By Peter Boyd, a Florida attorney who founded PaperStreet. He has helped over 1,500 law firms with their websites, content and marketing.
One essential marketing tool that new and seasoned attorneys should focus on is their biography. Attorney biographies are often a potential client’s first real glimpse into one’s background, educational history and overall expertise in the legal field. So, what should your bio include?
An Attorney Biography Should Always Be Accurate And Interesting
A personal biography is not the time for puffery or setting forth delusions of grandeur. People want to know factual information about the attorney they are considering hiring. Sure, some may reference an attorney’s CV to get information about where they went to school and what they studied. However, the attorney bio can (and should) be used to provide more personal insight into one’s beliefs and passions attained during their studies and practice of the law.
True and accurate does not necessarily mean dull and boring. All too often, bios start with the same cookie-cutter information: what school they attended, what degrees were obtained, what clubs and competitions they took part in and so on. But it is okay to spice things up in your bio while remaining honest. As they say, attorneys are a dime a dozen. The legal field is very crowded. So it’s important to shine bright above all the other dim bulbs.
Lead With An Interesting Fact
Skip the typical “Mr. Brown’s practice focuses on XYZ” and go for something more eye-catching in the beginning. And by all means, avoid using the normal phrases such as “I’m uniquely qualified” and “I’ve handled X number of complex matters.” These phrases can apply to the millions of attorneys out there in private practice.
Start your bio with an interesting scenario or case study instead of the school you attended. When people don’t feel alone in a situation, they are often eager to seek the help they need much quicker than expected. Providing case studies can give potential clients some insight into what you do and how you will be able to help them if they are in a similar situation.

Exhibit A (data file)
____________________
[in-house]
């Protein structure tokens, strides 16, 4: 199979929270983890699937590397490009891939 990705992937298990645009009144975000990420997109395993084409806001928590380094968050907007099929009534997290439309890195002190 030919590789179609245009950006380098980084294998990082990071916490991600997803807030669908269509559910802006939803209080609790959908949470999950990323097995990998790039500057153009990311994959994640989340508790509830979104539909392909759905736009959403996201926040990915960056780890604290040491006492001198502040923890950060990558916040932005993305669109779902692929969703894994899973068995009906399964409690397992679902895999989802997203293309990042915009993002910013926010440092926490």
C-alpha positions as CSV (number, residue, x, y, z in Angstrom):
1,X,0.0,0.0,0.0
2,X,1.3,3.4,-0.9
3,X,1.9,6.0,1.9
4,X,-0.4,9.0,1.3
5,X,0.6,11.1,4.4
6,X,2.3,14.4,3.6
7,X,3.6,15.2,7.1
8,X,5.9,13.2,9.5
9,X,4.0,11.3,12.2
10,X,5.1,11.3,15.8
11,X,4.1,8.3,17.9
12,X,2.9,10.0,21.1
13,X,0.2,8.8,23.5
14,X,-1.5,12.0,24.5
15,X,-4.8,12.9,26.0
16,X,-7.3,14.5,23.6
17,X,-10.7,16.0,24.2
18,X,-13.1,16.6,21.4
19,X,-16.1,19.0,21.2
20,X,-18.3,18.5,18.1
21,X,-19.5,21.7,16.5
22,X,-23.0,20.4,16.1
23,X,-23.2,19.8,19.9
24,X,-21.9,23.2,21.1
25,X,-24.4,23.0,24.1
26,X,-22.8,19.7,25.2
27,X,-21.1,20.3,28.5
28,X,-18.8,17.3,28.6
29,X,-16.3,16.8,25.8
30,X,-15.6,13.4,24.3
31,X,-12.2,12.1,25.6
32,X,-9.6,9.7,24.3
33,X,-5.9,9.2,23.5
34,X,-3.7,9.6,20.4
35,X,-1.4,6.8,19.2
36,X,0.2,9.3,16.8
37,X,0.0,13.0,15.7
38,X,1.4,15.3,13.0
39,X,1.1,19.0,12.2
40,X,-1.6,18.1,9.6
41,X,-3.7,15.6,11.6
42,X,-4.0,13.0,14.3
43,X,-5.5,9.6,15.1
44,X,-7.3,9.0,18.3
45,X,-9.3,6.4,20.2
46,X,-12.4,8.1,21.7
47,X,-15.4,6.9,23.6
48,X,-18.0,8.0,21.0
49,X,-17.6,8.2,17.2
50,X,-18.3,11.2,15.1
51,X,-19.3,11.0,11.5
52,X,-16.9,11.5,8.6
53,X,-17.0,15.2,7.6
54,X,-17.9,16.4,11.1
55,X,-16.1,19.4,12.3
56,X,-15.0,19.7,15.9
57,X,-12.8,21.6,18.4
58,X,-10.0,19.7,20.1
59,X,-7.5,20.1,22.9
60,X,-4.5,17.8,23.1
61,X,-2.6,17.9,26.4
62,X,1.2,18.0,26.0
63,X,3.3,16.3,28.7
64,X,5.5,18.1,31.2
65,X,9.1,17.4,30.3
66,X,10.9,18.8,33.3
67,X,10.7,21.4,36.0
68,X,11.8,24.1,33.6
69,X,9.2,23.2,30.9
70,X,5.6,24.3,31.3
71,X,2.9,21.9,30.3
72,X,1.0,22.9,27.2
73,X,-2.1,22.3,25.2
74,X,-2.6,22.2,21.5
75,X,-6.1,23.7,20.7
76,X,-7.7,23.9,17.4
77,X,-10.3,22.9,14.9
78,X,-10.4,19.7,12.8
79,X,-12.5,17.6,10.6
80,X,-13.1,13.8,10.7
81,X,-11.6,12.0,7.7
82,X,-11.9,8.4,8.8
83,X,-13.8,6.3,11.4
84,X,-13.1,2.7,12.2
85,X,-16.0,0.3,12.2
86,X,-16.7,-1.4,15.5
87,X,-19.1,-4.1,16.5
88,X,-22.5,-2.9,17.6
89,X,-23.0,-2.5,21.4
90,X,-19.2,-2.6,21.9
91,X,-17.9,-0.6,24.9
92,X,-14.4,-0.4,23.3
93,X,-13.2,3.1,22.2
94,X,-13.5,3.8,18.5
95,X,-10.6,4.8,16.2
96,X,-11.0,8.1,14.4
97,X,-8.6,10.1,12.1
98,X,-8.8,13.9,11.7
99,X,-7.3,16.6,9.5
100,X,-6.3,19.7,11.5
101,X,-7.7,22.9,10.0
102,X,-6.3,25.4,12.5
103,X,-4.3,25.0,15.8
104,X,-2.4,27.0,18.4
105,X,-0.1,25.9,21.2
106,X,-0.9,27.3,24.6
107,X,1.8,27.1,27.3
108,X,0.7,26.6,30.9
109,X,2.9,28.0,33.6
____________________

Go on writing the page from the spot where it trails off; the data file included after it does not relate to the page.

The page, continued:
For example, if you are a personal injury lawyer, talk about one of the most interesting cases you’ve had. Cases involving someone with celebrity status, or those with unique fact patterns and strange stories, in general, will always keep a reader interested. Depending on the scenario or situation, your case study might just land you a phone call at the office to inquire further about your services.
Of course, based on the case chosen, you will likely need to remove actual names and exchange them with the typical John or Jane Doe. Still, those going through legal situations, whether it’s their first time or fiftieth, need to feel some sense of camaraderie in their time of need, and a good case study/scenario is an excellent start to building trust.
It’s Not Bragging If It’s True: Include All Relevant Info For Clients To Make Informed Decisions
Okay, you graduated from the top law school in the country with honors and distinctions that outnumber some of the best legal minds in the industry. Certainly, you’re going to put that in your bio (and kudos to you, if that is the case). After all, you worked hard to get to where you are. But, consider this: Did you do all that while raising three small children? Were you studying law while finishing your nursing degree, too? People want to know the real you, so if you have a story to tell that will resonate with the type of clients you’re hoping to attract, share it!
Attorney bios do not have to be so rigid and uptight — save that for the CV. Let people into your personal life a bit. Prospective clients don’t need to know about the intimate details of your life, but if you like to rescue dogs and cats so they’ll have a good home, or you’ve fostered 15 kids over the years because you have a passion for helping, then let that be known. You never know when that will click with a reader, so much so that they’ll continue to want to learn more about you and your interests.
Categories To Include In Your Attorney Biography
By featuring and highlighting the right content you can control how a potential new client or colleague understands your work. While every biography should include contact information, education and a bar admissions list, there are some overlooked categories with great potential:
• Career highlights
• Links to professional social media profiles that you maintain
• Community involvement
• Military experience
• Case studies
• Interesting facts about yourself
• Client stories or testimonials
Make It Worth Reading
All in all, your bio should put you in the best light possible. If you stick to the facts, lead with the interesting and include the relevant categories that highlight your unique career accomplishments, your biography will create an accurate picture of the business you do. Be creative but honest — your hard work will not go unnoticed.